Is Ripple (XRP) A Security?


Although Ripple (XRP) has not been officially recognized as a security, many experts and crypto experts believe it is based on the way the token is governed, marketed and sold.

Ripple is currently undergoing a class action lawsuit and only time will tell if regulators believe it is or isn’t a security.

2019 is here, and a lot more is expected within the crypto industry, especially with regard to an uptick in crypto adoption and regulatory clarity.

However, even after several pronouncements here and there, one of the questions that still linger in opacity and confusion regards XRP. Is it or is it not a security?

Ripple (XRP) had a whole mix of it in 2018- from the class action lawsuits facing Ripple Labs and its executives to a host of positive pilot projects involving various solutions tailored to help banks facilitate cross-border payments.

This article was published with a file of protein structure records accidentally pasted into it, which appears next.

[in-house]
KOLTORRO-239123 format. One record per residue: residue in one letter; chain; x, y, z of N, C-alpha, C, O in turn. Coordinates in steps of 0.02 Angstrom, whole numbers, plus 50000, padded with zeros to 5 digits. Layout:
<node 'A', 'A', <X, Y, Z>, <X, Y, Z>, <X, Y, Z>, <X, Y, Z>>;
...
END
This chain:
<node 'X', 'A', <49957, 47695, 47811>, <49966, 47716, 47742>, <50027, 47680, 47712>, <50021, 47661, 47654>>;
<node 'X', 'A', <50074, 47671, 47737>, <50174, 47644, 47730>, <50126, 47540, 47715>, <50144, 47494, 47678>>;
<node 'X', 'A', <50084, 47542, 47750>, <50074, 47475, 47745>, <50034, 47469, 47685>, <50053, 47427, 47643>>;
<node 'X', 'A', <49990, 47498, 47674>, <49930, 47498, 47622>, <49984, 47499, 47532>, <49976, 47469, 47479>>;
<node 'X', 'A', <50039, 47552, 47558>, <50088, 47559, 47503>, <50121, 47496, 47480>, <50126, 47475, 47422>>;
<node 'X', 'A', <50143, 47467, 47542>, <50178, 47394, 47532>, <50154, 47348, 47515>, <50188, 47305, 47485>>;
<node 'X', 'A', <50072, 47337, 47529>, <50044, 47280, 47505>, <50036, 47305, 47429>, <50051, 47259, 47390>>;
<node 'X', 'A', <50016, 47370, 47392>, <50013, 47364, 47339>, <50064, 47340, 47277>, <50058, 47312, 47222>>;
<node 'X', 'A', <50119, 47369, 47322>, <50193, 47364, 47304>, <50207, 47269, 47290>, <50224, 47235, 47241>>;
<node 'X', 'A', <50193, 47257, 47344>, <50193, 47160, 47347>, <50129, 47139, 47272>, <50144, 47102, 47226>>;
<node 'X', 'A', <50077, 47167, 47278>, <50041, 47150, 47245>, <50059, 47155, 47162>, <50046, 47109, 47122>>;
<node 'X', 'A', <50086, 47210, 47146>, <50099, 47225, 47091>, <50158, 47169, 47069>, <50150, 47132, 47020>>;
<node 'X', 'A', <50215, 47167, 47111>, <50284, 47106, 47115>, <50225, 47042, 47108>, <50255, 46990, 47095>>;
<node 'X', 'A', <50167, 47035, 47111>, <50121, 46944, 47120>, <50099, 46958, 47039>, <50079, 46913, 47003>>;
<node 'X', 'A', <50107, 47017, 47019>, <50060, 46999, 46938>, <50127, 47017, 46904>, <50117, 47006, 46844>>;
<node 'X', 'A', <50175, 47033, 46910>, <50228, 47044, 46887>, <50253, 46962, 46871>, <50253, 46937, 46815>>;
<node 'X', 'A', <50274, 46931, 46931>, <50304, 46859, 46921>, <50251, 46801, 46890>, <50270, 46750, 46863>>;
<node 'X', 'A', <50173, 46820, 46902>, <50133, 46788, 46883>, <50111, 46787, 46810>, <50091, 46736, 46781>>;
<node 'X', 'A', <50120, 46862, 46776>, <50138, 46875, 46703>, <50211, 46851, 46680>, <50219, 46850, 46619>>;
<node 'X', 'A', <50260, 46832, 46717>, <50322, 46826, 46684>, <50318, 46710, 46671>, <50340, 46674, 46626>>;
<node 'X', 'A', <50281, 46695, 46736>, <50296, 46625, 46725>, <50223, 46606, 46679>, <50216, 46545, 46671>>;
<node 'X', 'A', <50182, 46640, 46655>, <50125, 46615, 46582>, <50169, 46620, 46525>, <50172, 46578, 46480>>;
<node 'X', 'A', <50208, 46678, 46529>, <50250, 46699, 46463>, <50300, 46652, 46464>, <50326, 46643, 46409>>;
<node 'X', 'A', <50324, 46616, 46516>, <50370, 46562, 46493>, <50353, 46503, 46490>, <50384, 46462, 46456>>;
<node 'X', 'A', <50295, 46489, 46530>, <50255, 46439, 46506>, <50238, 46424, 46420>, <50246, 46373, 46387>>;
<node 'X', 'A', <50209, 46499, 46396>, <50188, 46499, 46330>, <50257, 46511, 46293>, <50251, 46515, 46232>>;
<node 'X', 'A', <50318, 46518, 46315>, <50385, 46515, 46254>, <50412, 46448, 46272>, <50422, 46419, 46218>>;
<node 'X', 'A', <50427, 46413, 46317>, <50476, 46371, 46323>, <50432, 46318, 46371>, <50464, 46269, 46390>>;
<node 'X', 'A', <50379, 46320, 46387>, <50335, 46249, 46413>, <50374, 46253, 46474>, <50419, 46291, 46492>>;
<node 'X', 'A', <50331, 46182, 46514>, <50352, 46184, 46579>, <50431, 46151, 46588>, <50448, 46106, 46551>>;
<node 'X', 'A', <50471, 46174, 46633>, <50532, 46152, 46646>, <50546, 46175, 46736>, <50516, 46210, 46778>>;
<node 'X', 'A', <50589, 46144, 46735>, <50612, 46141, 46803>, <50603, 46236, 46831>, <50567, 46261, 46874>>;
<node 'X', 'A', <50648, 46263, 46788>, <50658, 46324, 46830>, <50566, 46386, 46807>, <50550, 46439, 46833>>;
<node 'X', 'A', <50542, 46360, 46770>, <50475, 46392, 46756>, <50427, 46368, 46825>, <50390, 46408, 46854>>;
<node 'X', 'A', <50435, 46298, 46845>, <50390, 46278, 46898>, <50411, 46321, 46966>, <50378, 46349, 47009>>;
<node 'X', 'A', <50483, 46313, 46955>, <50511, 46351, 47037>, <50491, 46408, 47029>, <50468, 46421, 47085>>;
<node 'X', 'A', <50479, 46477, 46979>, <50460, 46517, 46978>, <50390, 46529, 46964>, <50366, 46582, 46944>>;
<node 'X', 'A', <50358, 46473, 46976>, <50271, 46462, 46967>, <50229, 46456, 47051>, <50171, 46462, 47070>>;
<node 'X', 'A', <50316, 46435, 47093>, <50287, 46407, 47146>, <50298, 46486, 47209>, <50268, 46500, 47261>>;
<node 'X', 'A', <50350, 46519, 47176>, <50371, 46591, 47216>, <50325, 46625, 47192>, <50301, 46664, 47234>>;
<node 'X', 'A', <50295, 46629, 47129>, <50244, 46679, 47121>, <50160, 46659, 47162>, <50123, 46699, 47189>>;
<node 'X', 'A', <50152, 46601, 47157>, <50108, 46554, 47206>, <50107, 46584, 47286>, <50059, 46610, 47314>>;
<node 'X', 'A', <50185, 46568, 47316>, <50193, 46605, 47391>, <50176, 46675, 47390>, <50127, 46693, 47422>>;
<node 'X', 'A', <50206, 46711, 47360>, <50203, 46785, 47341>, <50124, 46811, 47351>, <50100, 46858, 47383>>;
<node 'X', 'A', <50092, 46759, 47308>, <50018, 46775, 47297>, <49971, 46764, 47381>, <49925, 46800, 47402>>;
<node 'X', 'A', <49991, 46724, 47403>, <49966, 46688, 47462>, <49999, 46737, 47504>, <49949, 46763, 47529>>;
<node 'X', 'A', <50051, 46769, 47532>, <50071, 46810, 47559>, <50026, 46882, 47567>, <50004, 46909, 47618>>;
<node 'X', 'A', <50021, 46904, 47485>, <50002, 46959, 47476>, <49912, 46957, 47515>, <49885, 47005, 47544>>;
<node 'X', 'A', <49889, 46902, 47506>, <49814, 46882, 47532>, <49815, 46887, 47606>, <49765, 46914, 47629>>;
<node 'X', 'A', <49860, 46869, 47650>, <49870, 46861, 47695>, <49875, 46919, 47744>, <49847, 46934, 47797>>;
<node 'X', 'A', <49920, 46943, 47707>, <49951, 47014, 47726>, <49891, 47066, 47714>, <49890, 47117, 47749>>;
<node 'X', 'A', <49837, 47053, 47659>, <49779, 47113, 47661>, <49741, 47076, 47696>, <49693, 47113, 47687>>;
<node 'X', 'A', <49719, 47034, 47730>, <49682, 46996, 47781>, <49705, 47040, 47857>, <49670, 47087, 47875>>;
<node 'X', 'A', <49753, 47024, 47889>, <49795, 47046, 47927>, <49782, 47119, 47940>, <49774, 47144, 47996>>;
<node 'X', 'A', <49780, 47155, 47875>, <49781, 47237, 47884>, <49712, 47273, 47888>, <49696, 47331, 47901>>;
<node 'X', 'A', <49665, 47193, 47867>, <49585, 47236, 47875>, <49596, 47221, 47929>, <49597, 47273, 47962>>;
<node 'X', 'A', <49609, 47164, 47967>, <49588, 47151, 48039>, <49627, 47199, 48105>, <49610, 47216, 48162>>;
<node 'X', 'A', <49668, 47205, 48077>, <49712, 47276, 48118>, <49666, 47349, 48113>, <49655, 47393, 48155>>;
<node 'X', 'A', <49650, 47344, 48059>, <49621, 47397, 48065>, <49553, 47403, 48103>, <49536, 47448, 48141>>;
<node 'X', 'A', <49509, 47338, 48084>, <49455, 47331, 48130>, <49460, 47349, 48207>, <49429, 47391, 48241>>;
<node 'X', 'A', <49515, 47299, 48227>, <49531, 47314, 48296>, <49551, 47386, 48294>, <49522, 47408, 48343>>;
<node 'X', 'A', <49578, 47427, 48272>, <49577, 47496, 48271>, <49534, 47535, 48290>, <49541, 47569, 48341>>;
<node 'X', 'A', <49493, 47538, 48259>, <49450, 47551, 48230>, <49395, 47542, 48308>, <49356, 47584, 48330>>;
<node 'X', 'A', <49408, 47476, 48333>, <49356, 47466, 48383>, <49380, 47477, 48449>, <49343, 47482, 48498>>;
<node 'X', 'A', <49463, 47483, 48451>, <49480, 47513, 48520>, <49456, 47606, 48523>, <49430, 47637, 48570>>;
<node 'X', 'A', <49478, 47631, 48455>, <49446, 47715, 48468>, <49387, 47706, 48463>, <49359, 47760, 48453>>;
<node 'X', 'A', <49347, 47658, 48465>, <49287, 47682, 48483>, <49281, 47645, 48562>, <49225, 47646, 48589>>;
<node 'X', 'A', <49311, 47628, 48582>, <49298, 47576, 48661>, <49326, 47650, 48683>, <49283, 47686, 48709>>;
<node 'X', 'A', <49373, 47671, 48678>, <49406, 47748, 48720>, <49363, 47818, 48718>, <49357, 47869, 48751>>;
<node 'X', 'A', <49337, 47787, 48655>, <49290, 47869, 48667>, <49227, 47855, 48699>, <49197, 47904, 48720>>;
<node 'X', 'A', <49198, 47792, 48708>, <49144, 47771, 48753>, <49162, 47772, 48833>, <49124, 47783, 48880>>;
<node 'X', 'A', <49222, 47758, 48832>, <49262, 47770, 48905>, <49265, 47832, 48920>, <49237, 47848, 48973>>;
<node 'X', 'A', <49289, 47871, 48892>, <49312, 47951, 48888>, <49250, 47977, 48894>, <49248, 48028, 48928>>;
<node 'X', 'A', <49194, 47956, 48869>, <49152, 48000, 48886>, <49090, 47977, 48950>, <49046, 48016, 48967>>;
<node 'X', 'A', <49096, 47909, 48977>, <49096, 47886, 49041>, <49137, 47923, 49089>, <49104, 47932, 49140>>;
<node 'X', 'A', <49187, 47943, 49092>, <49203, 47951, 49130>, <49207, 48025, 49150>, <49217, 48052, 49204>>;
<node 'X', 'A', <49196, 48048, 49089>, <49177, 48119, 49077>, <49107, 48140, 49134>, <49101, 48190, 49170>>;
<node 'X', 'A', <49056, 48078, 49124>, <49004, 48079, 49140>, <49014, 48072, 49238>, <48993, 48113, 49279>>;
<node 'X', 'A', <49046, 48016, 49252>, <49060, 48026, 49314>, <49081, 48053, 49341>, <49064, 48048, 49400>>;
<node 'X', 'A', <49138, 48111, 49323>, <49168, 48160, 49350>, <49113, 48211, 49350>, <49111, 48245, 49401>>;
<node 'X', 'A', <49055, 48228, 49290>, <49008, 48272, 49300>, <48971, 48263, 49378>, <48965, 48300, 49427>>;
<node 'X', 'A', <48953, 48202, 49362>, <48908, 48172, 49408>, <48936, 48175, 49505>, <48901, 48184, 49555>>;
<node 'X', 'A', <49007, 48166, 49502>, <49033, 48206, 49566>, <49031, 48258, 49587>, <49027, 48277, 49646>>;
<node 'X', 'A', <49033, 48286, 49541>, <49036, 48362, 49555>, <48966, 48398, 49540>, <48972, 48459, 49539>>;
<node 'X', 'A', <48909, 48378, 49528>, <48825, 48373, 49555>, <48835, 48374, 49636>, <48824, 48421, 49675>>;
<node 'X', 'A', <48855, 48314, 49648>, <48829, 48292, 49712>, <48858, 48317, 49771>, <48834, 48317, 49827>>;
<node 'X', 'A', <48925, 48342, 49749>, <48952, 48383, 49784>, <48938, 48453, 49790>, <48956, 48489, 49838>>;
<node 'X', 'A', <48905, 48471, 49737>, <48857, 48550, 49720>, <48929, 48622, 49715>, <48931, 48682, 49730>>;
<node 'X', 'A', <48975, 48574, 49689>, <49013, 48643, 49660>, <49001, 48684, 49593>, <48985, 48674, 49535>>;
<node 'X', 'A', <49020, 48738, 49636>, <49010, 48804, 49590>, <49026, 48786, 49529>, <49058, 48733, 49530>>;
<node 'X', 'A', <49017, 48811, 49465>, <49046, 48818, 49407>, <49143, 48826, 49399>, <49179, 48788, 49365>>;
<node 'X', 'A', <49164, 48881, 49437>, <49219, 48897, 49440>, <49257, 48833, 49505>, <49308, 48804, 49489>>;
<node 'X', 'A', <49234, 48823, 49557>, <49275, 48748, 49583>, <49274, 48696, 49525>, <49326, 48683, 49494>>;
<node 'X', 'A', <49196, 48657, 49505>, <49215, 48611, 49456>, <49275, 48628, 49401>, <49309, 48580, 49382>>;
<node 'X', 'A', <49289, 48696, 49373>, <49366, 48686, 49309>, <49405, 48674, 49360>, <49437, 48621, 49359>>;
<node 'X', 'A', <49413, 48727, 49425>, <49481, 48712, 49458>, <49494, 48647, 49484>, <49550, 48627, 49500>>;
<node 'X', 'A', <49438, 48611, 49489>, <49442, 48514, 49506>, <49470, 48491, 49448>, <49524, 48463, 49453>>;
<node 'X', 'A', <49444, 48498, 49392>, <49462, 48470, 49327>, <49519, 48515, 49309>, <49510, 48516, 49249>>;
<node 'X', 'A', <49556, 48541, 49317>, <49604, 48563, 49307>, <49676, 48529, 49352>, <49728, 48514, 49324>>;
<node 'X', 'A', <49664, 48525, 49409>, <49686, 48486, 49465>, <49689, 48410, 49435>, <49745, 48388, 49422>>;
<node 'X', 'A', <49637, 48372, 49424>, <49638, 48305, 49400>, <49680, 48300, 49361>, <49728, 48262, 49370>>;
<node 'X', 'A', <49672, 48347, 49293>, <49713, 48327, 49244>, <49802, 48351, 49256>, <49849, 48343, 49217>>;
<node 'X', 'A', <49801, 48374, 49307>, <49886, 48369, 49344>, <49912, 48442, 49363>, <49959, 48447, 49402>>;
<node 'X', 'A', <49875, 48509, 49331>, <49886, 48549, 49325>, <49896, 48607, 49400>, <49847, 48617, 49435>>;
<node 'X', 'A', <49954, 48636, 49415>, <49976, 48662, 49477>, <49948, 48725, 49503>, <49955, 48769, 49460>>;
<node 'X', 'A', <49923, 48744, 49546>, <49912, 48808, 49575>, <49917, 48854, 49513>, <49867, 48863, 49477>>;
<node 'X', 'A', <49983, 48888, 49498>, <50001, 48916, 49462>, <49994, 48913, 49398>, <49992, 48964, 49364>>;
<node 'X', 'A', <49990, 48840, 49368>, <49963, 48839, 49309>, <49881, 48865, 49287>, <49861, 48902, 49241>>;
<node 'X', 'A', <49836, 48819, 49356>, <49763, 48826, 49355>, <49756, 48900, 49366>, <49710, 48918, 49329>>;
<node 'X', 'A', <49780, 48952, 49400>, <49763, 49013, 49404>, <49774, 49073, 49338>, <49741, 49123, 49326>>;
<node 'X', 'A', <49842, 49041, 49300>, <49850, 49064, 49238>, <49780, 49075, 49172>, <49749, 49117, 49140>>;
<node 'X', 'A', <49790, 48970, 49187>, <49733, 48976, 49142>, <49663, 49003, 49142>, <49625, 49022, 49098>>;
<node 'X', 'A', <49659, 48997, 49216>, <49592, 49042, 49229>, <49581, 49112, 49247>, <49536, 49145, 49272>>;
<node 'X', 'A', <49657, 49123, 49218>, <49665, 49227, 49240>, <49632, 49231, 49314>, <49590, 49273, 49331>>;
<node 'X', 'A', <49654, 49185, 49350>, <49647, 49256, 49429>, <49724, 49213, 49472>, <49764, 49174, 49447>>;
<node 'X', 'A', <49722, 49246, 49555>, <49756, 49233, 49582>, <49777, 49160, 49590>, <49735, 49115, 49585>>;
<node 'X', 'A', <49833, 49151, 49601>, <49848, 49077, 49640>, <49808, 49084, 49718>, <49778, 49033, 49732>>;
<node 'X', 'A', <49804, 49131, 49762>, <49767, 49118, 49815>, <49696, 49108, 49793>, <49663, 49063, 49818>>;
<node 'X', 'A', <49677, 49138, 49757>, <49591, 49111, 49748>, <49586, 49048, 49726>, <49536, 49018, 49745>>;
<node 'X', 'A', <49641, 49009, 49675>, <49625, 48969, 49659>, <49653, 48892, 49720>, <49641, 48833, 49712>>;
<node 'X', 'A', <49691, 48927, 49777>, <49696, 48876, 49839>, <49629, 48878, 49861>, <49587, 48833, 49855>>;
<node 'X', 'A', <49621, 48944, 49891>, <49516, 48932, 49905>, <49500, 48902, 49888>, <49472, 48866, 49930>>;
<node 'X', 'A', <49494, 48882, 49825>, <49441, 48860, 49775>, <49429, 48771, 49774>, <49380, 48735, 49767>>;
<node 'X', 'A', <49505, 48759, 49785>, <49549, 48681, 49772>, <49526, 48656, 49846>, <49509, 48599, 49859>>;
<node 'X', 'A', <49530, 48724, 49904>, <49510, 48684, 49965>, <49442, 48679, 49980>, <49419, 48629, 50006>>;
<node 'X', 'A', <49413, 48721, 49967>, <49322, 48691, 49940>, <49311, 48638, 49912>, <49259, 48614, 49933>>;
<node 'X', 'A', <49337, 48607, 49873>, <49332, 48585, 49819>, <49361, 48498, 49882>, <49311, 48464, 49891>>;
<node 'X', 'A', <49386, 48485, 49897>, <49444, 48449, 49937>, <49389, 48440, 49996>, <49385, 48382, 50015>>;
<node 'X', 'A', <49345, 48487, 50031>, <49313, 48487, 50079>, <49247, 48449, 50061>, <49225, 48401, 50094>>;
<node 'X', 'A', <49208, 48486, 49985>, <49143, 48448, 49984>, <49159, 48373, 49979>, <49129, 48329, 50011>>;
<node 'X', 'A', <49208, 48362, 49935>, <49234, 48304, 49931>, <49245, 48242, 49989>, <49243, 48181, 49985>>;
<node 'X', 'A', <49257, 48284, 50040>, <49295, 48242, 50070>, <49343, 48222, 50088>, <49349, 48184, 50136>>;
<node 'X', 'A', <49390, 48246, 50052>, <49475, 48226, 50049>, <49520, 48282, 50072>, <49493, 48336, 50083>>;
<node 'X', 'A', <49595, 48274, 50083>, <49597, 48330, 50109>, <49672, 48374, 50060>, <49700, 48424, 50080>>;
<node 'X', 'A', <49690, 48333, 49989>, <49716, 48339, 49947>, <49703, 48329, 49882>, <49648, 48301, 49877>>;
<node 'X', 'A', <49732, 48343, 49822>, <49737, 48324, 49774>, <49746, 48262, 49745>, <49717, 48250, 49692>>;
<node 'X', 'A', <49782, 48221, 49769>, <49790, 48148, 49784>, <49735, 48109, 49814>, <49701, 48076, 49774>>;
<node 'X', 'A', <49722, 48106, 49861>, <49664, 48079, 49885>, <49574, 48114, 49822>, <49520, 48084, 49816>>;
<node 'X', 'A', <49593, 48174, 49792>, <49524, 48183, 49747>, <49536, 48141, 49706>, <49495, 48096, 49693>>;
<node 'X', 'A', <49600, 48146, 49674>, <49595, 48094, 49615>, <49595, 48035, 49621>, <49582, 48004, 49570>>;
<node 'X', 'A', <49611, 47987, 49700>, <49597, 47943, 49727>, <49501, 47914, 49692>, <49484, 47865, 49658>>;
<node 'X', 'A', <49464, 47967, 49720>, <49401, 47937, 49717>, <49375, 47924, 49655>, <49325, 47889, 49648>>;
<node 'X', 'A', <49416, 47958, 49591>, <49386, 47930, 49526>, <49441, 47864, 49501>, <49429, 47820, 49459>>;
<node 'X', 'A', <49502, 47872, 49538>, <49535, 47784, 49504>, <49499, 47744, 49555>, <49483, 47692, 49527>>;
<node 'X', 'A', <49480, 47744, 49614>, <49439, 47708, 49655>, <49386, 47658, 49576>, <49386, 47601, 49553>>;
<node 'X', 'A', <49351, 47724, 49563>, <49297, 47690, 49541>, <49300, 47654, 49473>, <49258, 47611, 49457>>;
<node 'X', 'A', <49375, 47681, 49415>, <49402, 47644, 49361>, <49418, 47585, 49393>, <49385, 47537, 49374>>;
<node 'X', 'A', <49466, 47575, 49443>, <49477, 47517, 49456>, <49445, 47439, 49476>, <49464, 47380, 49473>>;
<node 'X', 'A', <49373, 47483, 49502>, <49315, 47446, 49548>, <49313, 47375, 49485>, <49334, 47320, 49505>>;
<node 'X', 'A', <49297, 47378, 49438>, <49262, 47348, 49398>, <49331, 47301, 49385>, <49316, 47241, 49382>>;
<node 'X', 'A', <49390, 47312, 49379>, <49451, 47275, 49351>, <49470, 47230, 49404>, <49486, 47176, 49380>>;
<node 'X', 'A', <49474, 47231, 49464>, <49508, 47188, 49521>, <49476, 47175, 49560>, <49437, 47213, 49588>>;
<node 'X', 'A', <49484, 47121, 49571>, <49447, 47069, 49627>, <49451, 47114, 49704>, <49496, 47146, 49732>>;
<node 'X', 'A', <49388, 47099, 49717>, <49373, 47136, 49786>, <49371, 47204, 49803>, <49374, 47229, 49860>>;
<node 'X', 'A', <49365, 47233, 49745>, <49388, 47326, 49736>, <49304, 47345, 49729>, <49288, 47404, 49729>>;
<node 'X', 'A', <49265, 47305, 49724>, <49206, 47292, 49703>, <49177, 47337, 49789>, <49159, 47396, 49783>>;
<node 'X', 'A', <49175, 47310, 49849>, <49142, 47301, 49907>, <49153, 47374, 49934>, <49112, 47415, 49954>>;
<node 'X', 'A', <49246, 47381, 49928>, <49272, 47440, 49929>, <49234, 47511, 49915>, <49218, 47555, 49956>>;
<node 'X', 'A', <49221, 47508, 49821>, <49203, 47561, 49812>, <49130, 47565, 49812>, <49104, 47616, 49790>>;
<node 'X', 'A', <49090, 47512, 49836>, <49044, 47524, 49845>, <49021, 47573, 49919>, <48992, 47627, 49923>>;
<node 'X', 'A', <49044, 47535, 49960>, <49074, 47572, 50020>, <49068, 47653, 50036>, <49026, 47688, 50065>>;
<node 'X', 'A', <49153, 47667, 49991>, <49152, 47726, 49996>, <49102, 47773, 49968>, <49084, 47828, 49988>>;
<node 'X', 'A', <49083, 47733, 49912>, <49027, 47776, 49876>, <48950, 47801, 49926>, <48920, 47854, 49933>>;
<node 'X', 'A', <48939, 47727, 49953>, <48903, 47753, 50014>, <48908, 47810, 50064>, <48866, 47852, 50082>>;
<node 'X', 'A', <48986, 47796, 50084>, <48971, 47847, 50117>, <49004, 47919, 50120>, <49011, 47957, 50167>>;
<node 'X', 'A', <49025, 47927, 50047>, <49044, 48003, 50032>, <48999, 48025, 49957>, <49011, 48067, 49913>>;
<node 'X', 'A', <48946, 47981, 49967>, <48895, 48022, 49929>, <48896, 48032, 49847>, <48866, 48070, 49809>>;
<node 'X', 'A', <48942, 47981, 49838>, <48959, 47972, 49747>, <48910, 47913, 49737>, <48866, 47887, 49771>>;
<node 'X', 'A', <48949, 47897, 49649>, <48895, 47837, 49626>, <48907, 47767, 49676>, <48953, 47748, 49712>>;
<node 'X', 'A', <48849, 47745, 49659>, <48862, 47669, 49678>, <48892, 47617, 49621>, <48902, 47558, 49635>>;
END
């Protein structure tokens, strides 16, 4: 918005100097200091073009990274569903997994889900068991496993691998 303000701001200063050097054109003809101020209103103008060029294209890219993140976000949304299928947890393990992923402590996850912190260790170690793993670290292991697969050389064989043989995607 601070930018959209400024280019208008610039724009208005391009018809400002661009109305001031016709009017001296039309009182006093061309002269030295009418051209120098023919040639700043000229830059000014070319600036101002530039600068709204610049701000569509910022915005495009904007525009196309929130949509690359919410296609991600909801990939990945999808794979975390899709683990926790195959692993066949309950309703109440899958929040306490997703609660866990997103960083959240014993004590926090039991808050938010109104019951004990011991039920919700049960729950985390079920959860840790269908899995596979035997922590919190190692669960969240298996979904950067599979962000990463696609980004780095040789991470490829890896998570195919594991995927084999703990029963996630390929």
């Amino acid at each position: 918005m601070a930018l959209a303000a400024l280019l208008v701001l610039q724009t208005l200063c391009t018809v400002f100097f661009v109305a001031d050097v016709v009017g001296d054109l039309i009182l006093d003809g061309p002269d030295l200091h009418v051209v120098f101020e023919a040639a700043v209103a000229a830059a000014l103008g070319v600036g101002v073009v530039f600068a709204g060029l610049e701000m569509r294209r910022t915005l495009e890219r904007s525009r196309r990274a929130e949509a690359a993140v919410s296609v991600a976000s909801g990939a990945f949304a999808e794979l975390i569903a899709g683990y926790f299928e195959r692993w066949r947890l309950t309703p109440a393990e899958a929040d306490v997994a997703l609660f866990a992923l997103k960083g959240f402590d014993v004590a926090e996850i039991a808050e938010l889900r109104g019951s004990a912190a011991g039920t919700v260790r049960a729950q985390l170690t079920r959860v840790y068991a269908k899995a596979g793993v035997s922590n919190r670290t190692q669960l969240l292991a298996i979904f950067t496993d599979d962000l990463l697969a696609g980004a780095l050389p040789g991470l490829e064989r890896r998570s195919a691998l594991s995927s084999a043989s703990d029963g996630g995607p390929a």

Grayscale, a U.S.-based investment firm, has even gone ahead to offer its customers the chance to get crypto exposure tracking the asset’s price movement via its XRP Investment Trust.

Ripple and R3 settled a longstanding dispute over the sale of XRP, with the latter going on to launch Corda Settler, a universal payment application that uses XRP as its first payment rail.

And XRP managed to upstage Ethereum into the second spot as the largest cryptocurrency by market capitalization for much of November and December 2018.

Despite everything else, one fundamental question would be whether XRP should be deemed a security token using statements by Ripple executives.

First, what the SEC Said

In June, the U.S. Securities and Exchanges Commission’s Director of Corporation Finance William Hinman said that Ethereum wasn’t a security for the simple reason that it is “sufficiently decentralized.” He added that together, Ethereum and Bitcoin were not securities.

And as recently as November 2018, the SEC chairman Jay Clayton said gave a few indicators as to what excluded an asset from being registered as security.

Speaking at Consensus Invest, Clayton said you’d have to look at “when a store of value becomes truly decentralized,” such that “not one person or group of people control its supply or control trading or they have access to asymmetric information.”